Skip to main content

FunTimes Magazine

Ernest Owens

Ernest Owens is an award-winning journalist and a writer at 1-Large for Philadelphia Magazine. Owens covers a variety of social issues regarding race, LGBTQ, communities, and pop culture. His extensive reporting on racism within the LBGTQ community, and specifically racial discrimination in Philadelphia’s Gayborhood, was cited by the Philadelphia Commission on Human Relations and led in part to the city government’s passing an antidiscrimination bill in 2017.

His work has been featured on NBC News, CNN, USA Today, BET, NPR, and other media outlets. In addition to using these platforms to spread awareness of social justice issues, Owens also advocates for media diversity. He is the vice president of print for the Philadelphia Association of Black Journalists and the founder of Millennial Media Makers of Color, a collection of media makers who work to improve the industry through diversity and inclusion.

How did you figure out what your passion is?

When I attended the University of Pennsylvania as an undergrad and noticed how much my voice was valued in conversations on campus. It was in those moments that I chose to express myself through media and the rest was history.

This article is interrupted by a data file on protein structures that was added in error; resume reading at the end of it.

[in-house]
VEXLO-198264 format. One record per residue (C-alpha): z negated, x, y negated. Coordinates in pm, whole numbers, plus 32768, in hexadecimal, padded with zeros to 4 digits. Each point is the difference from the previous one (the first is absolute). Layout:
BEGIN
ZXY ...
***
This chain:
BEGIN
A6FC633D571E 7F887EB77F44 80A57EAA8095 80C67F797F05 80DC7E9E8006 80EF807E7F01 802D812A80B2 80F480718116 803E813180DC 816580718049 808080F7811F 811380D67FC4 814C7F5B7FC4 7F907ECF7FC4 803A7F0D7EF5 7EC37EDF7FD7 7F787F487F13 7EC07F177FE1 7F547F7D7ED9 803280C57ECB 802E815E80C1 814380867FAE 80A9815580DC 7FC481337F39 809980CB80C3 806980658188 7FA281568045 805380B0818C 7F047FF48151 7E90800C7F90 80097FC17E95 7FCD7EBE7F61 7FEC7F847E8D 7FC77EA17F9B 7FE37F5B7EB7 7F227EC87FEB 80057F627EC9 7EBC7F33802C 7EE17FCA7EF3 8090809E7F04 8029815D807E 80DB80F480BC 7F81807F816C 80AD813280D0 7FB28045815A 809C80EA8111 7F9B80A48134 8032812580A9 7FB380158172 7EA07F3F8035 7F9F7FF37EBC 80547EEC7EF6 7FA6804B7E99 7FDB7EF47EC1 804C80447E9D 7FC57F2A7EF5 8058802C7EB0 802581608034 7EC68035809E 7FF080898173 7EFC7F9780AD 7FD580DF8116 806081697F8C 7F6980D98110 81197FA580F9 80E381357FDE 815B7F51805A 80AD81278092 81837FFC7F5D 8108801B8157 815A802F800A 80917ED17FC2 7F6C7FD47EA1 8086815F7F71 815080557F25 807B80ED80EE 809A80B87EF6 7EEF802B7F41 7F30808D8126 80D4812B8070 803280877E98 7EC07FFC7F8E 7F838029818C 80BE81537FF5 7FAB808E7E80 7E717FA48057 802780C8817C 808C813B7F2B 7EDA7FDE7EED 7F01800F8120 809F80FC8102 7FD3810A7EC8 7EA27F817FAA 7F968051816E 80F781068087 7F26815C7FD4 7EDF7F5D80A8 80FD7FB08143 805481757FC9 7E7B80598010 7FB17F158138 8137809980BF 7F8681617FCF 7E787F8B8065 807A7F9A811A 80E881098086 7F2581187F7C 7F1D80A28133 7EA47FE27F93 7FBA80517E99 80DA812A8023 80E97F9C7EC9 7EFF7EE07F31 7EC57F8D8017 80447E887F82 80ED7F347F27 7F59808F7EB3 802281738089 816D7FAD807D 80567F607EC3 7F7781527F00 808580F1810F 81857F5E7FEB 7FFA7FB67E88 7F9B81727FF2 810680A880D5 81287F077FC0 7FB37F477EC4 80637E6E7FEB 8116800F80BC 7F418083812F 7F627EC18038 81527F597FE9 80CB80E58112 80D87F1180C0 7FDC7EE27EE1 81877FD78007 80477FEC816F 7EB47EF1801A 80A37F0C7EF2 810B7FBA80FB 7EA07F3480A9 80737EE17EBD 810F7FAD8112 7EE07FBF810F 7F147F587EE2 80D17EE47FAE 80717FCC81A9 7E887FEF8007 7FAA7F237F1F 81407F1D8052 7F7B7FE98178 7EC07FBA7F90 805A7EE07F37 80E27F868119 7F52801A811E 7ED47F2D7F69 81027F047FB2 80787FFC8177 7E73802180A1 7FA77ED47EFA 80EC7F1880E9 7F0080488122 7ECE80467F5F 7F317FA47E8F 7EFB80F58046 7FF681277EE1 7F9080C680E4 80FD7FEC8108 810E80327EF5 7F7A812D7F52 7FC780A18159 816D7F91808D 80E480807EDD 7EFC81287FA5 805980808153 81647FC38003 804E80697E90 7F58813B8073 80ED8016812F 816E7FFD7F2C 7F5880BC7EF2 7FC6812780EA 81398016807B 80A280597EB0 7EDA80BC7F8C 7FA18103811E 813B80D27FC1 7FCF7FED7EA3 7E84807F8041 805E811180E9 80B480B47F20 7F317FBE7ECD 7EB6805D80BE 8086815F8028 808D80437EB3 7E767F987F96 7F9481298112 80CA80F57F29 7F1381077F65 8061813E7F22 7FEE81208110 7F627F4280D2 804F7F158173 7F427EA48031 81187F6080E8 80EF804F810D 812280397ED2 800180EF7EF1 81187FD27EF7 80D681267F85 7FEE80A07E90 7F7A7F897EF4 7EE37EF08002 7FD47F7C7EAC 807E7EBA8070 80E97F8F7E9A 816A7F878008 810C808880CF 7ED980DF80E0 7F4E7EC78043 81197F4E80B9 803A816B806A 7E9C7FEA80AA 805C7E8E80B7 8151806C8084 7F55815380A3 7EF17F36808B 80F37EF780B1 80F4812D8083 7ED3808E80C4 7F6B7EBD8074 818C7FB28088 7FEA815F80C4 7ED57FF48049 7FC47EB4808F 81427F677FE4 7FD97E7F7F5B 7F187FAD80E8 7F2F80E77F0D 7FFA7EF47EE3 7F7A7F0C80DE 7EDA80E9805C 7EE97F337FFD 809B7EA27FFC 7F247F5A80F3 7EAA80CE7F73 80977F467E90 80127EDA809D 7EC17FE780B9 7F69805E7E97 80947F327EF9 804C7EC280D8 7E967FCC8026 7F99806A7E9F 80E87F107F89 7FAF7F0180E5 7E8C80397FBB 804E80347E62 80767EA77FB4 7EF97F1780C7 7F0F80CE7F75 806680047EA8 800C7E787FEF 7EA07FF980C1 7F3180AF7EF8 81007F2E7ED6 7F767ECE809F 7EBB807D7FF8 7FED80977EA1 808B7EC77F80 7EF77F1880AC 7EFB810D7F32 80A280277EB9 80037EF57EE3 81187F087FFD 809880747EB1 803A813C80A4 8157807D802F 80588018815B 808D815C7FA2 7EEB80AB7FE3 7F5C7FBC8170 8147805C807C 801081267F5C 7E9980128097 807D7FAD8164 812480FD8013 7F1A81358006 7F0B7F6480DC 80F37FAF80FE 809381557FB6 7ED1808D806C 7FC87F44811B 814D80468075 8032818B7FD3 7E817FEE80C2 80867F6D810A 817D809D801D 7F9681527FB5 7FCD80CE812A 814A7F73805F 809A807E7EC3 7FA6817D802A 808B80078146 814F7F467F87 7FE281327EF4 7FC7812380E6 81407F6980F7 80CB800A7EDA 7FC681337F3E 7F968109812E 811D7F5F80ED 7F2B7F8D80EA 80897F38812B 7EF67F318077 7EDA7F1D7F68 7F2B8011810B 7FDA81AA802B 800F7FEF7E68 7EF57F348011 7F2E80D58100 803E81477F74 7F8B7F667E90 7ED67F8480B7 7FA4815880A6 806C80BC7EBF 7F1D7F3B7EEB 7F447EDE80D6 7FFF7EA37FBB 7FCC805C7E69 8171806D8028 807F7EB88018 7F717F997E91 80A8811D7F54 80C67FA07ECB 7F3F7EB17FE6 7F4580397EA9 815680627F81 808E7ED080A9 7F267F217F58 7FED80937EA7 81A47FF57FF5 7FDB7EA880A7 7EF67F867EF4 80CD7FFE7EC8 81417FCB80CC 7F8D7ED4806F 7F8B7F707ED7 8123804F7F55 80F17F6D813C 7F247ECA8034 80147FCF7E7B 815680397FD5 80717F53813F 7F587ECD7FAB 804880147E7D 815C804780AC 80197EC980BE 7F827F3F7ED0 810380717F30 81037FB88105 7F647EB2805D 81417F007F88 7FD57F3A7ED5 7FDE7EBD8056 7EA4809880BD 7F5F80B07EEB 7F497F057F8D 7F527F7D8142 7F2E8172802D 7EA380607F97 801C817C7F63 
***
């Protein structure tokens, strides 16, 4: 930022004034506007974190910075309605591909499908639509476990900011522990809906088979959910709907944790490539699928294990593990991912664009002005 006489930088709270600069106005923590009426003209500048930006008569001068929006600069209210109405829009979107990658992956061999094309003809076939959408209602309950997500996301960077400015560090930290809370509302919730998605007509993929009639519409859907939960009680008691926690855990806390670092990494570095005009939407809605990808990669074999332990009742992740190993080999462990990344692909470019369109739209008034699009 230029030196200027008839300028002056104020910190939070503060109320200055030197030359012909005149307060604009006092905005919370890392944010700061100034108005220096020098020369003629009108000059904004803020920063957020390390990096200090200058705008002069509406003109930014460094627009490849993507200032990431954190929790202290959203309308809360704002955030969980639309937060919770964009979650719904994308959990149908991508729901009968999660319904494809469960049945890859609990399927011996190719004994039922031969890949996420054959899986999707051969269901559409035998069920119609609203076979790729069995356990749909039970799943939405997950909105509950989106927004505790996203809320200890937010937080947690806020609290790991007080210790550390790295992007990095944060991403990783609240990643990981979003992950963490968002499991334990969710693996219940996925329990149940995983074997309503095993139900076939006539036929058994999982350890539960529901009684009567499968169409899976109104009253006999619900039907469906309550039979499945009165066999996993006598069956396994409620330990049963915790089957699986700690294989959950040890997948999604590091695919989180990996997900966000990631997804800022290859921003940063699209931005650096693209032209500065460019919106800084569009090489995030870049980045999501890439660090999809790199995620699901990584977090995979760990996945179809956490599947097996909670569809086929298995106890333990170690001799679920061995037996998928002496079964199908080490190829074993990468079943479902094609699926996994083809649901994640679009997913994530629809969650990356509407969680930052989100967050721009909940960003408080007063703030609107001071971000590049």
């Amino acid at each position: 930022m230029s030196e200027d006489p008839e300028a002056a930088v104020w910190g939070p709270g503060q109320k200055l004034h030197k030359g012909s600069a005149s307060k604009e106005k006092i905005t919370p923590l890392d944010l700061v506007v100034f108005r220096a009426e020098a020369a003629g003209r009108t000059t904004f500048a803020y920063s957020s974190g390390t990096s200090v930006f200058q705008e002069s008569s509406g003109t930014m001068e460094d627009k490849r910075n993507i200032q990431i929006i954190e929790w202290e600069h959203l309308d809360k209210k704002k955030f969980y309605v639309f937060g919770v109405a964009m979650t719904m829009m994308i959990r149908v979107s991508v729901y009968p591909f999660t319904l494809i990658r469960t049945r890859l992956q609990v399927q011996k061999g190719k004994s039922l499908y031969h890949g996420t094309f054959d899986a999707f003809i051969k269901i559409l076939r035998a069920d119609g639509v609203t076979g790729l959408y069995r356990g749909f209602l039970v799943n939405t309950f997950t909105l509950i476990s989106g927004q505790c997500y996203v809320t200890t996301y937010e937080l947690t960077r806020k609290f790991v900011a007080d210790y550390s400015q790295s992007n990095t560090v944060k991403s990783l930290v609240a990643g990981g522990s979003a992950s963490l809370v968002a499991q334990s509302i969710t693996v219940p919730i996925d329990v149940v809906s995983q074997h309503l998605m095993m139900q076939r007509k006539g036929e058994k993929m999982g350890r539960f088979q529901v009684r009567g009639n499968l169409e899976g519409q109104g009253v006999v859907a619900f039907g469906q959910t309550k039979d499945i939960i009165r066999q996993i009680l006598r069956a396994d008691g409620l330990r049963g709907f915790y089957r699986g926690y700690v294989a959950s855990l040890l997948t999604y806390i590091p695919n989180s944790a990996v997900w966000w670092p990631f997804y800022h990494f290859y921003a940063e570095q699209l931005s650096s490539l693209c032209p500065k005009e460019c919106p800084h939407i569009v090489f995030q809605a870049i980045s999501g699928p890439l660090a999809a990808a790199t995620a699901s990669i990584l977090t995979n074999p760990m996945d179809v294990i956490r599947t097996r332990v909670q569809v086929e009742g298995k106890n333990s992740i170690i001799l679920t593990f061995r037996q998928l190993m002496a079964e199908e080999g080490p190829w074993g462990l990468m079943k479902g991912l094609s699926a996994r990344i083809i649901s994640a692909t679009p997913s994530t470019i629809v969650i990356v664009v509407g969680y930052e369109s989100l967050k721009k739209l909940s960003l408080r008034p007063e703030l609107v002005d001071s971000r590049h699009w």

What has been the most rewarding part of your journey so far?

Being able to see the stories I’ve covered, influence and inspire diverse communities, public policy, and make history. It touches me every time I get an email, DM, Tweet, or shout out from a reader who feels enlightened by my work.

What else would you like to accomplish?

While expanding my journalism career, I want to be a leading advocacy voice for diversity in media. I also want to continue to push for more entrepreneurial outreach for independent journalists of color as well.

What advice would you give to other young people beginning their careers?

Never be afraid to ask for help. Too often, the difference between young people succeeding in their careers early is that they do not weigh their ability to seek guidance.

What does being a part of the African Diaspora mean to you?

It means upholding the legacy of a people who are innovative, compassionate and resilient. I take great pride in being a Black man and uplifting the culture every day of my life.

Nominated by Philly MMMOC